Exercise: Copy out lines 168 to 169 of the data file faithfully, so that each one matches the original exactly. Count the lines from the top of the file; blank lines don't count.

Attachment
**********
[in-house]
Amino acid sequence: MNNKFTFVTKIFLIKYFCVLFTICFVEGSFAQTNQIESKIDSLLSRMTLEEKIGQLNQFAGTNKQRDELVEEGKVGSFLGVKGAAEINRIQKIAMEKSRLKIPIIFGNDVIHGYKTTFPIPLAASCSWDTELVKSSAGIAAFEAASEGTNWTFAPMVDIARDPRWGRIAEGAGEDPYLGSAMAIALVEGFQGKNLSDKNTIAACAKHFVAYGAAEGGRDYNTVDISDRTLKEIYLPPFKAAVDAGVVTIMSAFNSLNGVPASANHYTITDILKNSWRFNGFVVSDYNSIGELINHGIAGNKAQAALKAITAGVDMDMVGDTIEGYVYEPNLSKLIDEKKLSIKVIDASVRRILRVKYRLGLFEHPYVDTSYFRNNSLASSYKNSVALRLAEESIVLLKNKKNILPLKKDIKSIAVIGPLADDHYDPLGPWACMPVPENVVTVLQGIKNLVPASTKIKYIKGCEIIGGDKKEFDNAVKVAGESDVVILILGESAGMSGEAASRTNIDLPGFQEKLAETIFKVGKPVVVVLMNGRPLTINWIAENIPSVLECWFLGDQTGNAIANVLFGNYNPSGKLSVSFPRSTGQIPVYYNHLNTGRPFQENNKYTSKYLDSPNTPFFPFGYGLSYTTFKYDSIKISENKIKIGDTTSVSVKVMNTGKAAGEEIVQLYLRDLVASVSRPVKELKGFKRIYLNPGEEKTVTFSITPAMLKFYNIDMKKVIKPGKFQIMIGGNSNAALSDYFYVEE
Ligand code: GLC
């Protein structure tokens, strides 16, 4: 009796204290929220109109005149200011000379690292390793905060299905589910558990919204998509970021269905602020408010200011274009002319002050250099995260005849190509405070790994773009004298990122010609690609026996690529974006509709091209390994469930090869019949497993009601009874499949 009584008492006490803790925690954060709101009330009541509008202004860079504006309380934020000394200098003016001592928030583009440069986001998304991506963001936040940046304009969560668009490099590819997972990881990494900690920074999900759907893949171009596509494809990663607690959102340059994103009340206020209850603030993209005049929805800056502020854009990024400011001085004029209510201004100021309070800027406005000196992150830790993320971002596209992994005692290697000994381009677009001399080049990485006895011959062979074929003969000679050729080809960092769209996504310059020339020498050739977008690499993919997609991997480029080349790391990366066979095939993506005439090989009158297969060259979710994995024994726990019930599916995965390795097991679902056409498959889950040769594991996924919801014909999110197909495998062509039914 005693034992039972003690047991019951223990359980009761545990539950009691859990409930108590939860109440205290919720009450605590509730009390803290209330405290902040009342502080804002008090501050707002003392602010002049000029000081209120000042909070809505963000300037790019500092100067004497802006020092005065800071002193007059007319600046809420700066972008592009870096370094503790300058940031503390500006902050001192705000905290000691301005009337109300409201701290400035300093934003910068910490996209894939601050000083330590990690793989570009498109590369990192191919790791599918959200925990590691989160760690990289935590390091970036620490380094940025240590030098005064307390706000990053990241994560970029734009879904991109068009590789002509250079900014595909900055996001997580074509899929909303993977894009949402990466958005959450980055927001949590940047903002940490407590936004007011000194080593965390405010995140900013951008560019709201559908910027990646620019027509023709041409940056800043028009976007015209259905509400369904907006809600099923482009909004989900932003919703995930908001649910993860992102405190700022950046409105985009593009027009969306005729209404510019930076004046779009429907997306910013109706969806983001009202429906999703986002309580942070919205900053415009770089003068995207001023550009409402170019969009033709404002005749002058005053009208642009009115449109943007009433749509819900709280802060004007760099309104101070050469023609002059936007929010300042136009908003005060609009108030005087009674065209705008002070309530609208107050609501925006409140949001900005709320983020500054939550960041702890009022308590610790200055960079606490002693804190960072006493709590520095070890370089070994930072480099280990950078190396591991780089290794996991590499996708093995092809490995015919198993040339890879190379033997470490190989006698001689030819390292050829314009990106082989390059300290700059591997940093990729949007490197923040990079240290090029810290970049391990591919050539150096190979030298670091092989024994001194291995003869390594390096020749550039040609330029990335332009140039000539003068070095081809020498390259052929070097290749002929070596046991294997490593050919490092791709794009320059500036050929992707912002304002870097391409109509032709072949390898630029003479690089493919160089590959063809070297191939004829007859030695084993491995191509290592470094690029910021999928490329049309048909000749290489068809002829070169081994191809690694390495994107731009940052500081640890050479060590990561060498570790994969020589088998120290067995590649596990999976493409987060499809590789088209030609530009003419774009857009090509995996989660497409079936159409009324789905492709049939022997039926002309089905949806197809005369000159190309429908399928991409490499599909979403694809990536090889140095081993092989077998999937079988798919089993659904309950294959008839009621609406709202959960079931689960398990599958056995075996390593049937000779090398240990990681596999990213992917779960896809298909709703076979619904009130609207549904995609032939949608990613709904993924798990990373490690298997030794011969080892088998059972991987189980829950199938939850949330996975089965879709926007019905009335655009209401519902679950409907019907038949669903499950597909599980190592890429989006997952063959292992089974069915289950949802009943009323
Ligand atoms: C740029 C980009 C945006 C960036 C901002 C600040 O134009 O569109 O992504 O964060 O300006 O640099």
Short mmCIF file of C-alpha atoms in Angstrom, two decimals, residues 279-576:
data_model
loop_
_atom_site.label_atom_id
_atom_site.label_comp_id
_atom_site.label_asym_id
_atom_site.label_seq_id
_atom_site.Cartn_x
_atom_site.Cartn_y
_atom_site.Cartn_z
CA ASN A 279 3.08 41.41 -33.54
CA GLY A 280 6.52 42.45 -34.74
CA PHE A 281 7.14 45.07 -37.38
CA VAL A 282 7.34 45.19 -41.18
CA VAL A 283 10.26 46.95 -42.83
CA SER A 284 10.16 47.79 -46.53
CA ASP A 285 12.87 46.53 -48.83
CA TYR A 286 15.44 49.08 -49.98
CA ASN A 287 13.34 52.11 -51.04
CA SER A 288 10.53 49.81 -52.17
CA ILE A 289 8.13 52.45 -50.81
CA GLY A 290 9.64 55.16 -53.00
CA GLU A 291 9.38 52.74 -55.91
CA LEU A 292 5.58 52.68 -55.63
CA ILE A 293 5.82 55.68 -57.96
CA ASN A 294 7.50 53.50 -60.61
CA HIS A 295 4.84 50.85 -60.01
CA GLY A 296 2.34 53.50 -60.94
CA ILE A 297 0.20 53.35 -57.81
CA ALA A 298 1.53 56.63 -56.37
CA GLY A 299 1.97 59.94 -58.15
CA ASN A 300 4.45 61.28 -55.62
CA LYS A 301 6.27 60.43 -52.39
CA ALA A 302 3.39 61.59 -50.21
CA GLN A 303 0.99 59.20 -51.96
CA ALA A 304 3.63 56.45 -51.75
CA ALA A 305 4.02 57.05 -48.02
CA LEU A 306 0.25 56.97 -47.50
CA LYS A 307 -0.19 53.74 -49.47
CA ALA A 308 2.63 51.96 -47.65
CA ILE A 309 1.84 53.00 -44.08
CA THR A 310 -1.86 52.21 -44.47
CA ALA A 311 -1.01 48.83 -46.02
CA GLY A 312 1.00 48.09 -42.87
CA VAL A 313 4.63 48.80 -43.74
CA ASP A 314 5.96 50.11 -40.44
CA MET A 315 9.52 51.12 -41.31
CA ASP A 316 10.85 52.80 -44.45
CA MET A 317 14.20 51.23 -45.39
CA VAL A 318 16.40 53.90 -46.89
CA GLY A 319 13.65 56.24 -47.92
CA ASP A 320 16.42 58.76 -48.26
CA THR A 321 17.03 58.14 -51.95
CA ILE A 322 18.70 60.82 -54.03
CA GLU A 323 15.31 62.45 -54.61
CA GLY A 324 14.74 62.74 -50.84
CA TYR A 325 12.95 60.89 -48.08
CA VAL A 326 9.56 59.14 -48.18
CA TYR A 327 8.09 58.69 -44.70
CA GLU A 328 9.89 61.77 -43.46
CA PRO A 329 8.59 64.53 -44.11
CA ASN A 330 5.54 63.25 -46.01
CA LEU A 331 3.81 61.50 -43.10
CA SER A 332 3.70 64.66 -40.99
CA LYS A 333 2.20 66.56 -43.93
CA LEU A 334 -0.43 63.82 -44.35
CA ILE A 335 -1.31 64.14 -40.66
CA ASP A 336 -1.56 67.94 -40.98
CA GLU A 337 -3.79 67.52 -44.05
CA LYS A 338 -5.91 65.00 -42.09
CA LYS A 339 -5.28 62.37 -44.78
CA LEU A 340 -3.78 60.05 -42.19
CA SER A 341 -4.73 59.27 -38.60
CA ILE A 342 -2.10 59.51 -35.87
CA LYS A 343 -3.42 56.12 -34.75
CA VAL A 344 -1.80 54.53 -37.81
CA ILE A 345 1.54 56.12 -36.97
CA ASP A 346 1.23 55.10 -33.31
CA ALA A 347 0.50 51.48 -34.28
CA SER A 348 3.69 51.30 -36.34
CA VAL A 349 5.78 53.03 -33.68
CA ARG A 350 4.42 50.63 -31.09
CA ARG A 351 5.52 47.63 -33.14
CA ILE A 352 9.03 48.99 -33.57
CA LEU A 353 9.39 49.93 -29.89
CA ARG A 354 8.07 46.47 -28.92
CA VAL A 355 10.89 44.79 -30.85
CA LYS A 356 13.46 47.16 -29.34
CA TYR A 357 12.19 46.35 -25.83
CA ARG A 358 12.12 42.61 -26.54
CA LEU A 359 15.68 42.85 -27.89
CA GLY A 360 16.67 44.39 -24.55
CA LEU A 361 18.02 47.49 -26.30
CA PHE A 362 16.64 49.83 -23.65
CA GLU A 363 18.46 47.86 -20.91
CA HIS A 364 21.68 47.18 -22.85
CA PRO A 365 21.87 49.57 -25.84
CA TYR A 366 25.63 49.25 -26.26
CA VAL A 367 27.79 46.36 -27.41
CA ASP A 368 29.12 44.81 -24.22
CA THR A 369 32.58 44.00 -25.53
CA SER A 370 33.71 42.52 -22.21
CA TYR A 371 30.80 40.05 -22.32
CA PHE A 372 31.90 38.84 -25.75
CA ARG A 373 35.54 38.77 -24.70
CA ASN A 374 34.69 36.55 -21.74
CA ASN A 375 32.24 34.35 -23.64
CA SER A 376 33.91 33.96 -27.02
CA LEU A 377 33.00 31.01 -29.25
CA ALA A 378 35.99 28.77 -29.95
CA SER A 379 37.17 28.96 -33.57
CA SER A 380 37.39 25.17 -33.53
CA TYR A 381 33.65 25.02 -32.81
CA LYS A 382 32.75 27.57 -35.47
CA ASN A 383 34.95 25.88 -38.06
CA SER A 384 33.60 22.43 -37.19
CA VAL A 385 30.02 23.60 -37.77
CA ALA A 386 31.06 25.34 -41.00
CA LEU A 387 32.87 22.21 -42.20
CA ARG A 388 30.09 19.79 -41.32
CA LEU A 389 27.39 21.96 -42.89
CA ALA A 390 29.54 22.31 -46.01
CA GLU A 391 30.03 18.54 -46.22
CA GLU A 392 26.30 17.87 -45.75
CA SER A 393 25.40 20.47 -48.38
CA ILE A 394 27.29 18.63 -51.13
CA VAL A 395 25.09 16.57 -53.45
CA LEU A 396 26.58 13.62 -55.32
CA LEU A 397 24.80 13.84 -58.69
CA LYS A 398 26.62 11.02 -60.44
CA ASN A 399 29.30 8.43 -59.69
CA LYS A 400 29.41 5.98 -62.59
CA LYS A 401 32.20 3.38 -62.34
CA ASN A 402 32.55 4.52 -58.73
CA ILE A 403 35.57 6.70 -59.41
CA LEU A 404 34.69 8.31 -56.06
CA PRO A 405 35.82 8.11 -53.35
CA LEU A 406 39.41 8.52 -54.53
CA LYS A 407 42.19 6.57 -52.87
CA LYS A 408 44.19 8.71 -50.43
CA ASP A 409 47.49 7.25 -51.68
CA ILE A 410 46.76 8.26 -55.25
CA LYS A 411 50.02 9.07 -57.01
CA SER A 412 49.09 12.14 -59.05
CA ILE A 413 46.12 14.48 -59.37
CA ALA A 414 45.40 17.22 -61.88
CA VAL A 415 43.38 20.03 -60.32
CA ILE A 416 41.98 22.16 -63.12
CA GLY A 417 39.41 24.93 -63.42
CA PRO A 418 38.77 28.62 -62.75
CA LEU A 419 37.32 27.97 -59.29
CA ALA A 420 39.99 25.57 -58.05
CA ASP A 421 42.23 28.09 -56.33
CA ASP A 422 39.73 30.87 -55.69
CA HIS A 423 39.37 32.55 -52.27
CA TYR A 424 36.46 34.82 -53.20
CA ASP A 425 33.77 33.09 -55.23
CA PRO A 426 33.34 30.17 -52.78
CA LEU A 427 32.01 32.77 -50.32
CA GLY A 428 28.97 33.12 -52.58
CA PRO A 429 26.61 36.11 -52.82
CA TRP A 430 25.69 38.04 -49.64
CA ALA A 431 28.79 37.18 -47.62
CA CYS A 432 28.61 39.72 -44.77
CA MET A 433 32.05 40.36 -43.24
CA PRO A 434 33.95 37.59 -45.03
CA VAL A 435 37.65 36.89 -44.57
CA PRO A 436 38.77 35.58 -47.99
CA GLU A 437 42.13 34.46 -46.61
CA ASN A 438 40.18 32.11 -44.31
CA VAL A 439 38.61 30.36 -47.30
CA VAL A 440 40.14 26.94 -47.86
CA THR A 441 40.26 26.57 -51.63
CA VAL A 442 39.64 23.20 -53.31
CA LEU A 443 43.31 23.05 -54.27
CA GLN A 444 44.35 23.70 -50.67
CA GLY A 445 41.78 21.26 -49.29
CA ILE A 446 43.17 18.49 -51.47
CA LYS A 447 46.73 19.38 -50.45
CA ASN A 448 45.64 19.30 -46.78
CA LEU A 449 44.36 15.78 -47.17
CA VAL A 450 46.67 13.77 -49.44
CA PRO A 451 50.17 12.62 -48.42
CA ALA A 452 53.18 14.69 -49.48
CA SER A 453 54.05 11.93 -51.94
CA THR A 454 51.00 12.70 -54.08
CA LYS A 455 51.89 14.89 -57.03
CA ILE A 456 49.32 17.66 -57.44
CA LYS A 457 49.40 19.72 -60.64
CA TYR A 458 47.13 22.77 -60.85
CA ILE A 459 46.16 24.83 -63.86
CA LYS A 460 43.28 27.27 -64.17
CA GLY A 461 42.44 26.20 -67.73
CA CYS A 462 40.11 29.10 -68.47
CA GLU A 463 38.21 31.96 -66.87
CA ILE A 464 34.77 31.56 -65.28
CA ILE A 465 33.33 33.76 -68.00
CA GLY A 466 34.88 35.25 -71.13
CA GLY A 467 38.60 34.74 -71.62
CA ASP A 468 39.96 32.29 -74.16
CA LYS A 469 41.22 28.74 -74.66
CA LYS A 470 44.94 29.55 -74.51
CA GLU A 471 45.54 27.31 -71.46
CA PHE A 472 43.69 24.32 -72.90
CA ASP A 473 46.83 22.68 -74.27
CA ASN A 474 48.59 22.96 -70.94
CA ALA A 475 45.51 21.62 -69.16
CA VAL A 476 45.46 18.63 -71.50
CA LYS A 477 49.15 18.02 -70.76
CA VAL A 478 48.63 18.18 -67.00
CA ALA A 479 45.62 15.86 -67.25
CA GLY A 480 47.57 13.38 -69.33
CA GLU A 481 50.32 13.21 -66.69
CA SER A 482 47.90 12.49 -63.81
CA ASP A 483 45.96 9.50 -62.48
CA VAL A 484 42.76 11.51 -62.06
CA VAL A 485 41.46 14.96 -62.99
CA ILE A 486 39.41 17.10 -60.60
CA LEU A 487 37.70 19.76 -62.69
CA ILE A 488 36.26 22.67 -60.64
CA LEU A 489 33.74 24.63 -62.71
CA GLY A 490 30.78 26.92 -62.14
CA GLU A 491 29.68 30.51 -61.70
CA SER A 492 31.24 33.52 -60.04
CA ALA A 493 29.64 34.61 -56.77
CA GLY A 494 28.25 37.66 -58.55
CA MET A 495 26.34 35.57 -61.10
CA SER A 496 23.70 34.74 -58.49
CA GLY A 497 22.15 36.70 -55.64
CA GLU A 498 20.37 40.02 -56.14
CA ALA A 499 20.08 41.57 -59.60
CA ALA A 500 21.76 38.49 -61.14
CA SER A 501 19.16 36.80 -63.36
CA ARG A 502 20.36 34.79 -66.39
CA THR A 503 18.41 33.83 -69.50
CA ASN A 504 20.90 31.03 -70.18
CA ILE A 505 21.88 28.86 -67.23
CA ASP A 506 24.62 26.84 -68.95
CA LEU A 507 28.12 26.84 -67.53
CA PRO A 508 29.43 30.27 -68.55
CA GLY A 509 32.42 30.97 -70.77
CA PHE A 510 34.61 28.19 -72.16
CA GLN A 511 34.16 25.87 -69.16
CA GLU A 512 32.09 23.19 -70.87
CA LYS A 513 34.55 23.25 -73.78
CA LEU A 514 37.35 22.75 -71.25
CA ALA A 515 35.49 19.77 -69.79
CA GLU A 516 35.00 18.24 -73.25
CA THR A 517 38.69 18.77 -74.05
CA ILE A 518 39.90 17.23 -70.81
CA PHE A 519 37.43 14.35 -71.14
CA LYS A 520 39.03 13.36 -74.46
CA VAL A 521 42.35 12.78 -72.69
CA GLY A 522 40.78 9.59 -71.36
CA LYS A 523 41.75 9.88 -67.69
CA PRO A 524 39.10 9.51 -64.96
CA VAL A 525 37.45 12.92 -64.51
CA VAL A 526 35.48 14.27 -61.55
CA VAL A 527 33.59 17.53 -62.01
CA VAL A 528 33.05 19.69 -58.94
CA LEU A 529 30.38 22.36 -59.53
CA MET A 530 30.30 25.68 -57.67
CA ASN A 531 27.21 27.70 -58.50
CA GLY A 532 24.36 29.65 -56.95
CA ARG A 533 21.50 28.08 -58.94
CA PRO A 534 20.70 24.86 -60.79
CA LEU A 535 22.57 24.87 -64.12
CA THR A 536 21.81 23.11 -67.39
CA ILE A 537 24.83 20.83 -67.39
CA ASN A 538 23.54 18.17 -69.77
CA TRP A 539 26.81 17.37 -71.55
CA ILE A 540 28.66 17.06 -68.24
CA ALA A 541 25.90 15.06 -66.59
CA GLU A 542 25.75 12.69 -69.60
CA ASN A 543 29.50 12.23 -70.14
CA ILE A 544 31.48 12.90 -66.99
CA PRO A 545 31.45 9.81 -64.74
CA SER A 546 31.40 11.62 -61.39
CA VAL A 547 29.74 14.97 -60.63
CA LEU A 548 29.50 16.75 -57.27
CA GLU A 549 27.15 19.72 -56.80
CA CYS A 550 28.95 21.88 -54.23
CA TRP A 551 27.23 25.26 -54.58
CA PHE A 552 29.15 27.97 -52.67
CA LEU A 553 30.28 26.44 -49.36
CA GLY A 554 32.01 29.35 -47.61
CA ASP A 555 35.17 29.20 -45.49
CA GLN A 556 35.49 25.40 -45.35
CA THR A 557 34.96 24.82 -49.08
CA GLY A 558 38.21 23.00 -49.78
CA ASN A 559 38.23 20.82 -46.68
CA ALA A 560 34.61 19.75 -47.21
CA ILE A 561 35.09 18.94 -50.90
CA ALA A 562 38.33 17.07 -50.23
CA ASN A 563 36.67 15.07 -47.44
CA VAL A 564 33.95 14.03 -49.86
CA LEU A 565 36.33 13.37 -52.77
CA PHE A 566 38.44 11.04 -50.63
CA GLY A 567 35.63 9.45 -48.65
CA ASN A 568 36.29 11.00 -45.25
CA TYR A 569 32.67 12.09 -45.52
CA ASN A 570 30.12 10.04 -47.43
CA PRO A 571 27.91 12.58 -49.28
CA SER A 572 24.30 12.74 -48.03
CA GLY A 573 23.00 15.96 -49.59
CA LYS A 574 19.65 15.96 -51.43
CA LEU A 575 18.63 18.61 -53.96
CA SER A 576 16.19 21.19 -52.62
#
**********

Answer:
CA ALA A 431 28.79 37.18 -47.62
CA CYS A 432 28.61 39.72 -44.77